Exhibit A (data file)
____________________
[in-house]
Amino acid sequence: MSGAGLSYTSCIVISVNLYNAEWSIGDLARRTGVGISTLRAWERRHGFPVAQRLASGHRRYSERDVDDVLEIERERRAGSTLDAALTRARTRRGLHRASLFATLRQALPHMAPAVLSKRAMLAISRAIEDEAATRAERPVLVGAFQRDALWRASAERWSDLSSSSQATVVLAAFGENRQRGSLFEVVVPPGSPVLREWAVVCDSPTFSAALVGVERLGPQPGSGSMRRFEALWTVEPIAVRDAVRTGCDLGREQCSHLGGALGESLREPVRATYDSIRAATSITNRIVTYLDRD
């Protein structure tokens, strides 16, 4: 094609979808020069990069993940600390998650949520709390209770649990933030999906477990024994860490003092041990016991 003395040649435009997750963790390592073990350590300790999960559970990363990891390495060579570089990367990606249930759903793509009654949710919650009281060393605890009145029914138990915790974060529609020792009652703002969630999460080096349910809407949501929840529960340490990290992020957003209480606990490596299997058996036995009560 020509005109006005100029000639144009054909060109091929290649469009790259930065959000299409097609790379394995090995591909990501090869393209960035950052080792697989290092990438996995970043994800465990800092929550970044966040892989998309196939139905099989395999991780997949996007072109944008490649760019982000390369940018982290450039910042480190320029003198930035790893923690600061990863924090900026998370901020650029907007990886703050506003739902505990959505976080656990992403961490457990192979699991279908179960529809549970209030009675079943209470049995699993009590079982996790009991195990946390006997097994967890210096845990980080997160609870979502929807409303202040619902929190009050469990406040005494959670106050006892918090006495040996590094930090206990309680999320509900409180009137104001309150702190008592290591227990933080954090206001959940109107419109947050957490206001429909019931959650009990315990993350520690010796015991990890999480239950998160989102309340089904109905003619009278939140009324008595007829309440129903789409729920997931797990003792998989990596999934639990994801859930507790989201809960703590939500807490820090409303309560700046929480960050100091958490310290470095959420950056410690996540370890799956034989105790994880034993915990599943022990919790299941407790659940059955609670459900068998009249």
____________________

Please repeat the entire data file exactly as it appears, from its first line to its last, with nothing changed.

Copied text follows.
[in-house]
Amino acid sequence: MSGAGLSYTSCIVISVNLYNAEWSIGDLARRTGVGISTLRAWERRHGFPVAQRLASGHRRYSERDVDDVLEIERERRAGSTLDAALTRARTRRGLHRASLFATLRQALPHMAPAVLSKRAMLAISRAIEDEAATRAERPVLVGAFQRDALWRASAERWSDLSSSSQATVVLAAFGENRQRGSLFEVVVPPGSPVLREWAVVCDSPTFSAALVGVERLGPQPGSGSMRRFEALWTVEPIAVRDAVRTGCDLGREQCSHLGGALGESLREPVRATYDSIRAATSITNRIVTYLDRD
């Protein structure tokens, strides 16, 4: 094609979808020069990069993940600390998650949520709390209770649990933030999906477990024994860490003092041990016991 003395040649435009997750963790390592073990350590300790999960559970990363990891390495060579570089990367990606249930759903793509009654949710919650009281060393605890009145029914138990915790974060529609020792009652703002969630999460080096349910809407949501929840529960340490990290992020957003209480606990490596299997058996036995009560 020509005109006005100029000639144009054909060109091929290649469009790259930065959000299409097609790379394995090995591909990501090869393209960035950052080792697989290092990438996995970043994800465990800092929550970044966040892989998309196939139905099989395999991780997949996007072109944008490649760019982000390369940018982290450039910042480190320029003198930035790893923690600061990863924090900026998370901020650029907007990886703050506003739902505990959505976080656990992403961490457990192979699991279908179960529809549970209030009675079943209470049995699993009590079982996790009991195990946390006997097994967890210096845990980080997160609870979502929807409303202040619902929190009050469990406040005494959670106050006892918090006495040996590094930090206990309680999320509900409180009137104001309150702190008592290591227990933080954090206001959940109107419109947050957490206001429909019931959650009990315990993350520690010796015991990890999480239950998160989102309340089904109905003619009278939140009324008595007829309440129903789409729920997931797990003792998989990596999934639990994801859930507790989201809960703590939500807490820090409303309560700046929480960050100091958490310290470095959420950056410690996540370890799956034989105790994880034993915990599943022990919790299941407790659940059955609670459900068998009249």